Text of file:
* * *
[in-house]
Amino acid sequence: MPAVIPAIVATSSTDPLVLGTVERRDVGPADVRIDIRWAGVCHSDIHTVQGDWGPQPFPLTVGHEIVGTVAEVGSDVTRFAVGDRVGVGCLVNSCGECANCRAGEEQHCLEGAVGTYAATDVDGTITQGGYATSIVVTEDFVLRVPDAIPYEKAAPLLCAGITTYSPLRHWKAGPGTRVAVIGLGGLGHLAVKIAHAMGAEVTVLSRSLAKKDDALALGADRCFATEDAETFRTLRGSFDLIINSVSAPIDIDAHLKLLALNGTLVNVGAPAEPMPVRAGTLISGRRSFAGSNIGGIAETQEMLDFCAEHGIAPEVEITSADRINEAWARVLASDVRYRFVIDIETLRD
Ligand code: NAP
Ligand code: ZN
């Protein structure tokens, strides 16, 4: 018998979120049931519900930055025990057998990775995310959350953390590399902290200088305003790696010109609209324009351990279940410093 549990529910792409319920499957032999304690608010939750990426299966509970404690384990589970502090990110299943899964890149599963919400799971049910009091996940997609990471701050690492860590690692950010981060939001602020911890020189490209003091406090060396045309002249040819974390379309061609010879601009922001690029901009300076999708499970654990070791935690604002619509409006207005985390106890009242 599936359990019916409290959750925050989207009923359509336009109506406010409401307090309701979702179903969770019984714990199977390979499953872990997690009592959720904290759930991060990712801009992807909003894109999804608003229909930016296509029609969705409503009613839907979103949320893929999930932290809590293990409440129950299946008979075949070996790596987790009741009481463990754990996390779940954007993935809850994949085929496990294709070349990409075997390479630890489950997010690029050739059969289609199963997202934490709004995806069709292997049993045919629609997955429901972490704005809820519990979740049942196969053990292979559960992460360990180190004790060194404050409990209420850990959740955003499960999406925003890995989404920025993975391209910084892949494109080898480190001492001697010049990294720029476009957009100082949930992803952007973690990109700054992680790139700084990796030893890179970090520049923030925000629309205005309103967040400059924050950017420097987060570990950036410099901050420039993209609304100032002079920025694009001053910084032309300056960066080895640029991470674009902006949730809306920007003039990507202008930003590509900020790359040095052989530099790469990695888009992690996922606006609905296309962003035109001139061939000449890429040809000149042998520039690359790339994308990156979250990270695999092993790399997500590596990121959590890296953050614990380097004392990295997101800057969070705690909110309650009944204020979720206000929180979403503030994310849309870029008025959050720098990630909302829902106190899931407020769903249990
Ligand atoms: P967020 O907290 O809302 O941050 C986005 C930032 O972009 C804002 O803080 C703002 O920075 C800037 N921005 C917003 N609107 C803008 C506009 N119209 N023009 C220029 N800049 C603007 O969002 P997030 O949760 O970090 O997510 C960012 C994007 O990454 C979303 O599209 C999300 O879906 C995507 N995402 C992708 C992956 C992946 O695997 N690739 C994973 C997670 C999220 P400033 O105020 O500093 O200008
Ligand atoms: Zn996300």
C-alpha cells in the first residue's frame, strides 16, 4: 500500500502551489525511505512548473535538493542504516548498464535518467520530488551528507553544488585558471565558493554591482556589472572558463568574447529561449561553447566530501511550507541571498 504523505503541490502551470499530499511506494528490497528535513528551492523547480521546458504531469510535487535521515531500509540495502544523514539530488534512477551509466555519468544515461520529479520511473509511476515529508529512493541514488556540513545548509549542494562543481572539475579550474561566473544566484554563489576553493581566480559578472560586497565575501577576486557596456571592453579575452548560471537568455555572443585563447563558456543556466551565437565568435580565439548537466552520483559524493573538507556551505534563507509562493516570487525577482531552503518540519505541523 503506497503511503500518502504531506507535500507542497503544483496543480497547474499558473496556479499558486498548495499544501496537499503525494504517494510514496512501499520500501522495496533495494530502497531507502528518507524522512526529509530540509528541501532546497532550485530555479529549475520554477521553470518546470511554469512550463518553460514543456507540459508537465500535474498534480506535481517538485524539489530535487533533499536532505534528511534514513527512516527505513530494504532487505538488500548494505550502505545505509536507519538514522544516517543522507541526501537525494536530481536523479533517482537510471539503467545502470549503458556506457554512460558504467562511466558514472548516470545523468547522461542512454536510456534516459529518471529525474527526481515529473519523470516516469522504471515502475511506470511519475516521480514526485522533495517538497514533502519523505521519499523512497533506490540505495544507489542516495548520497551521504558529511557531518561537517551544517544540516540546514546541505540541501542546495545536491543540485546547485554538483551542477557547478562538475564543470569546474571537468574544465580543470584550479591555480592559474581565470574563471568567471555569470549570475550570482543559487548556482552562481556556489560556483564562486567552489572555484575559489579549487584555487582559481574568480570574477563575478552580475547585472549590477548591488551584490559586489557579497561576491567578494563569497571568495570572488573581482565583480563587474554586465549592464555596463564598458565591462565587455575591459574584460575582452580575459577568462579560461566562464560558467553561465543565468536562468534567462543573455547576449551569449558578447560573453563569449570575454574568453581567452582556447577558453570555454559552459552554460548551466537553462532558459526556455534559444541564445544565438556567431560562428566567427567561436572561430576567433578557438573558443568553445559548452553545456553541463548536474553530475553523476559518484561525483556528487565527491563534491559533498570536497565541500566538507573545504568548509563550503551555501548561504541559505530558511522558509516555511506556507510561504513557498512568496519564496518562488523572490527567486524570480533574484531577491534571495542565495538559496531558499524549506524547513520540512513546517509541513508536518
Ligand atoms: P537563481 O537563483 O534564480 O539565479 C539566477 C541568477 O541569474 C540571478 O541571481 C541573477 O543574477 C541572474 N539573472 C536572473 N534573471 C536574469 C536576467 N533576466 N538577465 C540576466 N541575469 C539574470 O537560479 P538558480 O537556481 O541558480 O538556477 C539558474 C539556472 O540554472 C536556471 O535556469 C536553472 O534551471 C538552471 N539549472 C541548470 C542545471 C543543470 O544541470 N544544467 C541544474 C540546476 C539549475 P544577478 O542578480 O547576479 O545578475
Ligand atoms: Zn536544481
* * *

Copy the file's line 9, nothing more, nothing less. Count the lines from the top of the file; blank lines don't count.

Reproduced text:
Ligand atoms: P537563481 O537563483 O534564480 O539565479 C539566477 C541568477 O541569474 C540571478 O541571481 C541573477 O543574477 C541572474 N539573472 C536572473 N534573471 C536574469 C536576467 N533576466 N538577465 C540576466 N541575469 C539574470 O537560479 P538558480 O537556481 O541558480 O538556477 C539558474 C539556472 O540554472 C536556471 O535556469 C536553472 O534551471 C538552471 N539549472 C541548470 C542545471 C543543470 O544541470 N544544467 C541544474 C540546476 C539549475 P544577478 O542578480 O547576479 O545578475